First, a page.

South African community-based physical activity programmes for adults with disabilities: A success story
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wheelchair athlete trains on a track
A community-based activity programme for persons with disabilities in South Africa aims to provide people with acquired disabilities with skills and attitudes that would improve their functional abilities, independence and health.

South Africa is one of the most human rights based countries in the world in terms of policies and legislation, yet people with disabilities remain a marginalised community. People with disabilities make up approximately 5.1% of the population. Yet, according to the South African Human Rights Commission, continue to lack access to adequate health care, basic education and have little prospect in terms of securing employment.

This is exacerbated by the socio-economic divides where economically poor communities are affected more in times of environmental disasters or health crises, such as the current COVID-19 pandemic. It is in these communities where the need for self-help and support for people with disabilities are most acute.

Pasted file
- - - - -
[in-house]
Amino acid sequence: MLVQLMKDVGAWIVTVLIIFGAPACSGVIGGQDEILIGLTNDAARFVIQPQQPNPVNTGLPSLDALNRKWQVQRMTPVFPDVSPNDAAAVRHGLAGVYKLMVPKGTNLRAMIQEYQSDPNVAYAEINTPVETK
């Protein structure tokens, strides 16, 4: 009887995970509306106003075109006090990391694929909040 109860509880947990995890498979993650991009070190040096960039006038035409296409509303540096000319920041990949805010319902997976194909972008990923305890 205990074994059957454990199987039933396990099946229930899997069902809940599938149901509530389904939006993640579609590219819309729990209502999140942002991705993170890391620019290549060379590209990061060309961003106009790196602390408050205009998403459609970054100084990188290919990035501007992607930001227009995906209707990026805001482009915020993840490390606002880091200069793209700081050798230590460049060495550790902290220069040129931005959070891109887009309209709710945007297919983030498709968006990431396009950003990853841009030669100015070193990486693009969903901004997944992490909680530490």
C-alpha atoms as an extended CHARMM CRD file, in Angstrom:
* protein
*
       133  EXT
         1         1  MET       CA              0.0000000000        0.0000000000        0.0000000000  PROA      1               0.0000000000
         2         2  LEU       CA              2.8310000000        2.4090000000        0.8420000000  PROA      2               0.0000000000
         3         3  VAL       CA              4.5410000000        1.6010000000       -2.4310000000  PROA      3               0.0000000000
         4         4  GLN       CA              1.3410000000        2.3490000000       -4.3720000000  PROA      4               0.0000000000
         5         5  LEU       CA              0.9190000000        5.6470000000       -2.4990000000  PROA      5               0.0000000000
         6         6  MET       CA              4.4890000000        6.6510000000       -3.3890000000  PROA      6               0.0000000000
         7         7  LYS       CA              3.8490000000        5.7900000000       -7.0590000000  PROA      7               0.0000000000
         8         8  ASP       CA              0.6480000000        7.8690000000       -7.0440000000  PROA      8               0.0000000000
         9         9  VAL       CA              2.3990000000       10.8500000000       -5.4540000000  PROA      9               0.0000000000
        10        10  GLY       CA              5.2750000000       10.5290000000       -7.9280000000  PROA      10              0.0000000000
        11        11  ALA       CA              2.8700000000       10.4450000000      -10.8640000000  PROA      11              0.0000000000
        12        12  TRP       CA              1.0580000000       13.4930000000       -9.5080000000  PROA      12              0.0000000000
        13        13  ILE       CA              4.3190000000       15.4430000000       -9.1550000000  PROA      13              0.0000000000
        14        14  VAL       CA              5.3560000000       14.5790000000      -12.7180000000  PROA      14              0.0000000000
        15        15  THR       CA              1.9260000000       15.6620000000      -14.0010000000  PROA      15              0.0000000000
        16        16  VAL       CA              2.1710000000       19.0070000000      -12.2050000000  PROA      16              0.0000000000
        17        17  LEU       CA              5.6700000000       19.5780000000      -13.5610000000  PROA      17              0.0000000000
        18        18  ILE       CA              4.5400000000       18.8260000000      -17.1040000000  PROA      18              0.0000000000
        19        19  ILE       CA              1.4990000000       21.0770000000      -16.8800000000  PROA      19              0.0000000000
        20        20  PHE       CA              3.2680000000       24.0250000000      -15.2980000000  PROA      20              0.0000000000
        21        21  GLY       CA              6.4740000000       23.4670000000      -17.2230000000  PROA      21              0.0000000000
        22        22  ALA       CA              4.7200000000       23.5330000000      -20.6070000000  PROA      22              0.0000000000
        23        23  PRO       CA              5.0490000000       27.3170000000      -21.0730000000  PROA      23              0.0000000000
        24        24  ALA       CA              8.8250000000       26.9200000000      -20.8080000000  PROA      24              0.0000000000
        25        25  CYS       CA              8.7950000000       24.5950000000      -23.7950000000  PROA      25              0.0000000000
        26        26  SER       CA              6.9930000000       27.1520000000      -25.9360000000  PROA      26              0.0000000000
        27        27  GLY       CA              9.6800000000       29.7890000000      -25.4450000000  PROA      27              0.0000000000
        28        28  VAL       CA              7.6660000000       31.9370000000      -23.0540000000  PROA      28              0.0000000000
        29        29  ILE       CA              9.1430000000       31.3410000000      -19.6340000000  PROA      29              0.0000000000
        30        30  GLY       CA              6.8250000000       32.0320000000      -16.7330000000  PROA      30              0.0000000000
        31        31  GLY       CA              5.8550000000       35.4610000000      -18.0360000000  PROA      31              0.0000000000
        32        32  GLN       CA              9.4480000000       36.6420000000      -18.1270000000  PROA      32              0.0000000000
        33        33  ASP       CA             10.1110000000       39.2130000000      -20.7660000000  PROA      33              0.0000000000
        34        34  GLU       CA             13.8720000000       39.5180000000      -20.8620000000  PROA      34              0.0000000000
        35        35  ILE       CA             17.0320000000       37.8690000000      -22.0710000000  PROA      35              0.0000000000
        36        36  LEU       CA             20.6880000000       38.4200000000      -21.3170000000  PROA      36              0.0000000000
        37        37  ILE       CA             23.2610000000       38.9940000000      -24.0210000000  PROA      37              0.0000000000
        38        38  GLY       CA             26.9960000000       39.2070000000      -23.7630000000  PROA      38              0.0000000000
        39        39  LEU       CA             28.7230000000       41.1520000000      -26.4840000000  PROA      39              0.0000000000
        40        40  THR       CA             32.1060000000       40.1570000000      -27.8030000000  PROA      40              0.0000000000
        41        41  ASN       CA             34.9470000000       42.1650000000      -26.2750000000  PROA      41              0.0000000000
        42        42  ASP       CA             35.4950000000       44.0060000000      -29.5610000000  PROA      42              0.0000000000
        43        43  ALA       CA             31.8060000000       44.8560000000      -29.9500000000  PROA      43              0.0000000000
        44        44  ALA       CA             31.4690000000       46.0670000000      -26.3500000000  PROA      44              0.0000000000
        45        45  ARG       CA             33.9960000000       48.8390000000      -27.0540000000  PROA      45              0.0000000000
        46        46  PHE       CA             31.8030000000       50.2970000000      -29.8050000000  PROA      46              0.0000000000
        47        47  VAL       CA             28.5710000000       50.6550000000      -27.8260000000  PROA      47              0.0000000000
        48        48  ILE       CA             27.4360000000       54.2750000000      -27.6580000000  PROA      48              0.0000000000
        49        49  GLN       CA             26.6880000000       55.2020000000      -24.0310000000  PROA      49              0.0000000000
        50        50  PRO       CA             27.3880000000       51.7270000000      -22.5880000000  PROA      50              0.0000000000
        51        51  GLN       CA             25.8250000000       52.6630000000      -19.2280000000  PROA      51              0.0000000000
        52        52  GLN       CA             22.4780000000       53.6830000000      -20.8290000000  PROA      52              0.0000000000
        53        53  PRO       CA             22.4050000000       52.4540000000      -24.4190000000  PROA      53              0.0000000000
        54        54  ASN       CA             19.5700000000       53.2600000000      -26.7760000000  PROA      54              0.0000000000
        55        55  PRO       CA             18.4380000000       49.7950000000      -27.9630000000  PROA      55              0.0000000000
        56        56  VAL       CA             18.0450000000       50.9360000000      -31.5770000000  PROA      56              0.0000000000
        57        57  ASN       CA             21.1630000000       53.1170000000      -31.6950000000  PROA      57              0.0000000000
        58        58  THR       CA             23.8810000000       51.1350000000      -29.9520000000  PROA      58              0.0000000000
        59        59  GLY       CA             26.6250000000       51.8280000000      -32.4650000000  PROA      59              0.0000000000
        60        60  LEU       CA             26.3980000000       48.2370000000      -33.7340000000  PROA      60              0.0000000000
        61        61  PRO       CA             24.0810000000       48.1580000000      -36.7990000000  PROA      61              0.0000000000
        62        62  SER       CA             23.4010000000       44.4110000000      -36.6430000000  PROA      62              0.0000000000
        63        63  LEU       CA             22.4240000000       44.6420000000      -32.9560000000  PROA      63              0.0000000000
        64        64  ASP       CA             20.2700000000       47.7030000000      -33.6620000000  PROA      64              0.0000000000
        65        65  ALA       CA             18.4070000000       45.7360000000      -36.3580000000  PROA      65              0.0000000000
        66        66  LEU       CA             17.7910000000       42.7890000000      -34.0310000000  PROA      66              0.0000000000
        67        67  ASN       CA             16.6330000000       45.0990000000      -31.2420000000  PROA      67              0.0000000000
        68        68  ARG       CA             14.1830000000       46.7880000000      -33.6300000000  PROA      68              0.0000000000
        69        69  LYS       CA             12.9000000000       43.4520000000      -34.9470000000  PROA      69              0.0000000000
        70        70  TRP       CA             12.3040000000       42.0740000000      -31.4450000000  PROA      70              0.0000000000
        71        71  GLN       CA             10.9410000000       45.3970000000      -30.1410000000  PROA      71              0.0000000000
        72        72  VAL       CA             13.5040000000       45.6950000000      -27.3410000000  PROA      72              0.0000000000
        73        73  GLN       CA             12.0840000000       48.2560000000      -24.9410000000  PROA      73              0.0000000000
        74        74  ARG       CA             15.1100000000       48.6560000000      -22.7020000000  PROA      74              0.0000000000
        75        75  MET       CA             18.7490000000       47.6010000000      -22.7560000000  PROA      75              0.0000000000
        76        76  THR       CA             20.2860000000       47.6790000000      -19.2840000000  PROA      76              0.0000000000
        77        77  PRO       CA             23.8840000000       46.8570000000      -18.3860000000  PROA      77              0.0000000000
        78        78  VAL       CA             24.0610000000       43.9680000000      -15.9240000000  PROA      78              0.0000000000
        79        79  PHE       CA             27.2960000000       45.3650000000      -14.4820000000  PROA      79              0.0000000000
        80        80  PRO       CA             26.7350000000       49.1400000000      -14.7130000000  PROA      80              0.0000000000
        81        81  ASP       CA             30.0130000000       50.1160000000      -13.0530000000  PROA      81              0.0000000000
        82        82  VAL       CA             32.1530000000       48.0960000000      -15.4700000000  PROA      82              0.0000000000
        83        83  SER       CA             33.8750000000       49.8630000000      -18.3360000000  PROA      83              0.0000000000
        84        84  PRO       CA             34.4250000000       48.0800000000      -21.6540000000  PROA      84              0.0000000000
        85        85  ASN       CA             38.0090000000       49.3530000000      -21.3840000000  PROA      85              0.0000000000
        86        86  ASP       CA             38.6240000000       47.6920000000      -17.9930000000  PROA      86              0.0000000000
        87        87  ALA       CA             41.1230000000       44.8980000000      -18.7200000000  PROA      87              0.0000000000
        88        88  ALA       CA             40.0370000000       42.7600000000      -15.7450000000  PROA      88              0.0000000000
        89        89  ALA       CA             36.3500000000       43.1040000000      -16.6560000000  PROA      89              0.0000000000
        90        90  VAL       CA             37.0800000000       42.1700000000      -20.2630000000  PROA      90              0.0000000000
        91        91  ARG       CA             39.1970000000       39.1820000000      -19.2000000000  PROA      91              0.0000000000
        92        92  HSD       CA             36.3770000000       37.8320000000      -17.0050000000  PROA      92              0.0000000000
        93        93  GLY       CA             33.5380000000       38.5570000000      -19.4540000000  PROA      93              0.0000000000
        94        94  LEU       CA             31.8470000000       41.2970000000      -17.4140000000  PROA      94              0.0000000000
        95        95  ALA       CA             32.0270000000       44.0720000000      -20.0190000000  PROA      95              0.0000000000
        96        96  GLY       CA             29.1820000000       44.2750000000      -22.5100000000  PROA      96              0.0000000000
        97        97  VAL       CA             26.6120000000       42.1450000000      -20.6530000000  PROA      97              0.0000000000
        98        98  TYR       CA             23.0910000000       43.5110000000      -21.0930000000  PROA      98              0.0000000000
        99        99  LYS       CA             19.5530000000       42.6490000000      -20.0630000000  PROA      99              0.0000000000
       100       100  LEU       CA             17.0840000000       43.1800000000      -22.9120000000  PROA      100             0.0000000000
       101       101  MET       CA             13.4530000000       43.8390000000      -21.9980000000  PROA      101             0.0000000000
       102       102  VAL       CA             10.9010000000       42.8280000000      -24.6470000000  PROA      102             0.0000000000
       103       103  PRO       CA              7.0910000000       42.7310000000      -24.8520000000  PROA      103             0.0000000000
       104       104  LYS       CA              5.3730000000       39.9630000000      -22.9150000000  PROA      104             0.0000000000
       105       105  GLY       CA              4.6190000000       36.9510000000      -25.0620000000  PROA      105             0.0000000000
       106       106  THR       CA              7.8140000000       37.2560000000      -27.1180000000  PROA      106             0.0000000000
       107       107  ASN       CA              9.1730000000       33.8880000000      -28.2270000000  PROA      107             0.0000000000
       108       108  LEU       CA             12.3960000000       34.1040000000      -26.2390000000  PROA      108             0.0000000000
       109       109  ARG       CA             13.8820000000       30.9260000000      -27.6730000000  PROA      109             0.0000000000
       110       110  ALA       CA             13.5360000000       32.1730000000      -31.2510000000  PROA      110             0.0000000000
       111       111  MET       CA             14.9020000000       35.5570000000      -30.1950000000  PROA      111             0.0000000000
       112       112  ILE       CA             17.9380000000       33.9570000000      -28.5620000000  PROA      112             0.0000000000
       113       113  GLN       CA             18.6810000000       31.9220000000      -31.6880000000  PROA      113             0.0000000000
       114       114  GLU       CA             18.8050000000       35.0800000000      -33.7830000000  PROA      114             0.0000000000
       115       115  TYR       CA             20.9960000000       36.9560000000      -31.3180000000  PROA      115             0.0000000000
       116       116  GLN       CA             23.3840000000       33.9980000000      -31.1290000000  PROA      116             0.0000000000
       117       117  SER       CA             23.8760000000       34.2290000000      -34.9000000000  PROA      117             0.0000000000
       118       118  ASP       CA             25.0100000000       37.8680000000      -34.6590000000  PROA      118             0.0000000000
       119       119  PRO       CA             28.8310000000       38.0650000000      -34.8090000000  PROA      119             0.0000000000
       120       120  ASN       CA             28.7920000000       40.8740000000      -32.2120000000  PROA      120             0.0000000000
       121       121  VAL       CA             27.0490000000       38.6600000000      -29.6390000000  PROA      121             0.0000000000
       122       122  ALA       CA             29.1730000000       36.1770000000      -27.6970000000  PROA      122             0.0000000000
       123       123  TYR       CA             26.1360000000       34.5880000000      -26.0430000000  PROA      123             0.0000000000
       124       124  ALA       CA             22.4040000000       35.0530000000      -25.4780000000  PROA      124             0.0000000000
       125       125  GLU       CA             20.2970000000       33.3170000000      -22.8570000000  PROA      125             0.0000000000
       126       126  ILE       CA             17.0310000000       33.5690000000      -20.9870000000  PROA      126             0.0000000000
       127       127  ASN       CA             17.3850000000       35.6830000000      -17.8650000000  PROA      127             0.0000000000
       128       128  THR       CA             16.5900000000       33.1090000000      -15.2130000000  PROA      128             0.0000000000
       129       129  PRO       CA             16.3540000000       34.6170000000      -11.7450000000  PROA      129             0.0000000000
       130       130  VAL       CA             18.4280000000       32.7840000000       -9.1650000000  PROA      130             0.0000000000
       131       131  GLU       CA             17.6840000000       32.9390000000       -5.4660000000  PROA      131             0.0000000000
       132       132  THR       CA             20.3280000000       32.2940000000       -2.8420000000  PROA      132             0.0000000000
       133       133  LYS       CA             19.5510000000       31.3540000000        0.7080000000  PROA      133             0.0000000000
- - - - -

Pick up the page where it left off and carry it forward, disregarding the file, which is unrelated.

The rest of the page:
Although South Africans with disabilities face many challenges in their daily lives in terms of personal, environmental, societal and program barriers, physical activity has proven to be an effective vehicle in improving people’s quality of life. The benefits of physical activity are vast and, according to the WHO, include lower rates of chronic conditions, healthier body mass and composition, improved cardiovascular and muscular fitness and reduced risk of fractures. In persons with disabilities, across artificial divides of race, class and gender, it also helps to reduce stigma, improves mood and enjoyment through social interaction.

This initiative grew out of a PhD study. The researcher observed that people with acquired disabilities were not coping with their disabilities once discharged back into their communities. This is mainly due to the lack of support received from healthcare services.

This inspired the researcher to stand in the gap and develop a program and intervention that would give people with disabilities opportunities to work on their abilities using physical activity and structured exercise within their community. This collectively addresses and reduces some of the barriers that people with disabilities face in being physically active in terms of the environment, personal and program barriers.